When is this social media ride going to end? Are you tired of hearing about Facebook, Twitter, Social Networking, Web 2.o, the iPad, Kindle, the DROID and the iPhone4? This energy, this movement, has to be analogous to a fad that we’ve done or seen before that eventually fades away, right? As soon as the shiny gloss of the iPad wears off, our desire for social media connectivity will wear off as well, won’t it?
Society is in the early phases of what appears to be a media revolution on the scale of that launched by Guttenberg in 1448…
…the era of mass media is giving way to one of personal and participatory media, which will profoundly change both the media industry and society as a whole.
– The Economist “Among the Audience”
Fortunately (or unfortunately), this “movement,” this “phenomenon,” is here to stay in some form or fashion. The means may change, but opportunity to “sell” yourself, your company or your products will never be the same. So, if you aren’t taking the social media and social networking experience and opportunity seriously, you maybe leading your company to its eventual competitive demise (and yes, I’m talking to our flower farms too). I am certainly not trying to suggest to anyone that jumping onto Facebook or Twitter will save their company. By itself, Facebook and Twitter won’t “save” any company or product, but it will certainly “help” any company that is working to remain relevant, be seen and be heard. By successfully employing the resources that social media platforms provide will enable business to market and sell products, in our case, flowers to both the current and future generations.
Nothing appeals more to the average flower farmer than a good deal. So, Facebook seems like a natural fit for a flower farm that is looking to market their flowers at a low cost, right? If you know your customers and potential customers are using Facebook (and they are, whether it is personal or for business), then you have a real opportunity to catch their attention where they are spending their time. . .on Facebook. How impressive would it be for a wholesaler or a florist who is simply engaged in catching up on their Facebook updates and with Facebook friends, to see your farm’s ad pop up. Facebook gives you the ability to surgically target your specific audience, unlike television and radio. A recent article in the February issue of Inc. Magazine, highlights the affordability of “Fishing for Friends,” approach on Facebook. In the article David Berkowitz, senior director of emerging media and innovation for 360i, a digital marketing agency, highlights how cheap it is to run “tests.”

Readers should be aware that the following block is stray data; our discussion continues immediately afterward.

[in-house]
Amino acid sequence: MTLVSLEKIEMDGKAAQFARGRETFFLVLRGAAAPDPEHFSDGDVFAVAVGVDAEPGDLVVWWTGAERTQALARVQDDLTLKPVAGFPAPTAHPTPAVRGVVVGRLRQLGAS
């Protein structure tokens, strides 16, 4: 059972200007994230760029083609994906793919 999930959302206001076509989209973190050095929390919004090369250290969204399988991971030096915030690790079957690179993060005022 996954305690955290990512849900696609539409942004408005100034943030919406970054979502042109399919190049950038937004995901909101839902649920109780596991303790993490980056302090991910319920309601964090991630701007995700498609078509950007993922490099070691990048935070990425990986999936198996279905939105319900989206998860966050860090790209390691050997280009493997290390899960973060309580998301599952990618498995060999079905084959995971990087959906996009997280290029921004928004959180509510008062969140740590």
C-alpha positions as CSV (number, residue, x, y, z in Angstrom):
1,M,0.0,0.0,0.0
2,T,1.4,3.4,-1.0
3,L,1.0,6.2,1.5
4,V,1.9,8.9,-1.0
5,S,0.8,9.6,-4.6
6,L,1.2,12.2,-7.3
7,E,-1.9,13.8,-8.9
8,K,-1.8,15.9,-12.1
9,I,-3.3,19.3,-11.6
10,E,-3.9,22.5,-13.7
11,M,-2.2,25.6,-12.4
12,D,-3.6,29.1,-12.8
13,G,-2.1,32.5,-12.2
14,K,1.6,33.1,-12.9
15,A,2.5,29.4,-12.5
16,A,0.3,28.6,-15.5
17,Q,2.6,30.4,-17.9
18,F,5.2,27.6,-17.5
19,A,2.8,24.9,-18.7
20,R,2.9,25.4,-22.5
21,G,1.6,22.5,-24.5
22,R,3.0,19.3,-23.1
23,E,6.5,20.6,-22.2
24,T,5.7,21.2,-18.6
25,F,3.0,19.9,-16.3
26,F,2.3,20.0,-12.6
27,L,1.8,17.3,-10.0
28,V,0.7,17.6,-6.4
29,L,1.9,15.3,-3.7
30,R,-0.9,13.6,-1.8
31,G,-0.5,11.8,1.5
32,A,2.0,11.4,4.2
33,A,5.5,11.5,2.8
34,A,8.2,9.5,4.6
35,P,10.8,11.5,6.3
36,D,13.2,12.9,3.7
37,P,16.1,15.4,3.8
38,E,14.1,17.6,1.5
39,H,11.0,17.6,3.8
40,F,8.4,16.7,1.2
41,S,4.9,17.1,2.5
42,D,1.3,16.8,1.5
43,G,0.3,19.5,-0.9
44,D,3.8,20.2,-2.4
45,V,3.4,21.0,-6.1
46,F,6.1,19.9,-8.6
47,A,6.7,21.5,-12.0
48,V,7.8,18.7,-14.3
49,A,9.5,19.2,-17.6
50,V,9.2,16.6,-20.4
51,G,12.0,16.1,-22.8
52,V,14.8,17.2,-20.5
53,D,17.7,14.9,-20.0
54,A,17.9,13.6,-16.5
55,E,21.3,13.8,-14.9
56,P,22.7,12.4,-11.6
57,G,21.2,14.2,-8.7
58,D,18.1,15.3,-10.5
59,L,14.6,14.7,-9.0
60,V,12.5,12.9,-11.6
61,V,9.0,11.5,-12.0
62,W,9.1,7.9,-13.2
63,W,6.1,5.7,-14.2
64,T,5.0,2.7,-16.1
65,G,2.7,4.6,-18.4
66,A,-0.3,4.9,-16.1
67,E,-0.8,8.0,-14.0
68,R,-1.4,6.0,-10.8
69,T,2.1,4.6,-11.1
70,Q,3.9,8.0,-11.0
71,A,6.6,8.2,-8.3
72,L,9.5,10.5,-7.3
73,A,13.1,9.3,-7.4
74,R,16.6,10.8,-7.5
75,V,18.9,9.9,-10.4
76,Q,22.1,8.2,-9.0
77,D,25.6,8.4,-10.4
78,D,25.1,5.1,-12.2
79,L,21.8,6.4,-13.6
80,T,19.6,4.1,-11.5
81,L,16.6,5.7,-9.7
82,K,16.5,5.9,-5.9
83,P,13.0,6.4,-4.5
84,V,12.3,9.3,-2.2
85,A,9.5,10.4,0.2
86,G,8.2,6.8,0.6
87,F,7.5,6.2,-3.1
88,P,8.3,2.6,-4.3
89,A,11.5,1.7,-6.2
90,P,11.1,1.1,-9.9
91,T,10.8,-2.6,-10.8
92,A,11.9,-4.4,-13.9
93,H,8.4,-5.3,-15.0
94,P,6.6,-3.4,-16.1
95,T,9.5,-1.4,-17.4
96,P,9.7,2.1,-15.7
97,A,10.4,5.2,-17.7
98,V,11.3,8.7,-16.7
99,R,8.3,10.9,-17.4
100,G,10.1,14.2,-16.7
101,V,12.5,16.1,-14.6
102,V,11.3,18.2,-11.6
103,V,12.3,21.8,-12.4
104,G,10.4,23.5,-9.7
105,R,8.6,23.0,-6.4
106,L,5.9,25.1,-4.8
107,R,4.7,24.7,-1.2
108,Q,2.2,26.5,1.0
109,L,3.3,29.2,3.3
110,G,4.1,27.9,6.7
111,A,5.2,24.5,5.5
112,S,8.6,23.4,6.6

“We don’t have a choice on whether we do social media, the question is how well we do it.” - Eric Qualman
For just $20, a company or farm could test their success in targeting various demographics of a specific customer base. This strategy is an approach called “microtargeting,” and that term is an important marketing distinction when working to maximize the “bang for your buck.” By microtargeting, you can set your advertisement to be seen only by users who mention certain words in their profile or status messages. For instance, you could target women between the ages of 18-45 who are talking about fresh flowers, Martha Stewart or HGTV. Facebook really helps flower farmers level the marketing playing field with key customers and consumers that have traditionally been accessible only through wholesale and retail channels.
It’s worth the try.
A “fad” of this magnitude is going to have lasting impression on how everyone does business and it will certainly have consequences for those who avoid it. Your specific farm’s application and purpose may vary from a simple public relations strategy to an all-out marketing campaign, but learning how social media is used through personal experience will help you determine your specific company’s application and approach. Like any new restaurant that might open in town, you should definitely try it. Just remember that this restaurant has 400 million people who actively eat there, 50% of them come back each day and each patron has 130 friends that they could “chat” with while they are eating. I don’t think a restaurant this popular is going to close anytime soon. If it were a restaurant, it would be “the place to be seen” in any town or city. Isn’t that what people used to consider social networking?
And don’t worry about leaving a tip, its FREE!
SOCIAL MEDIA RESOURCES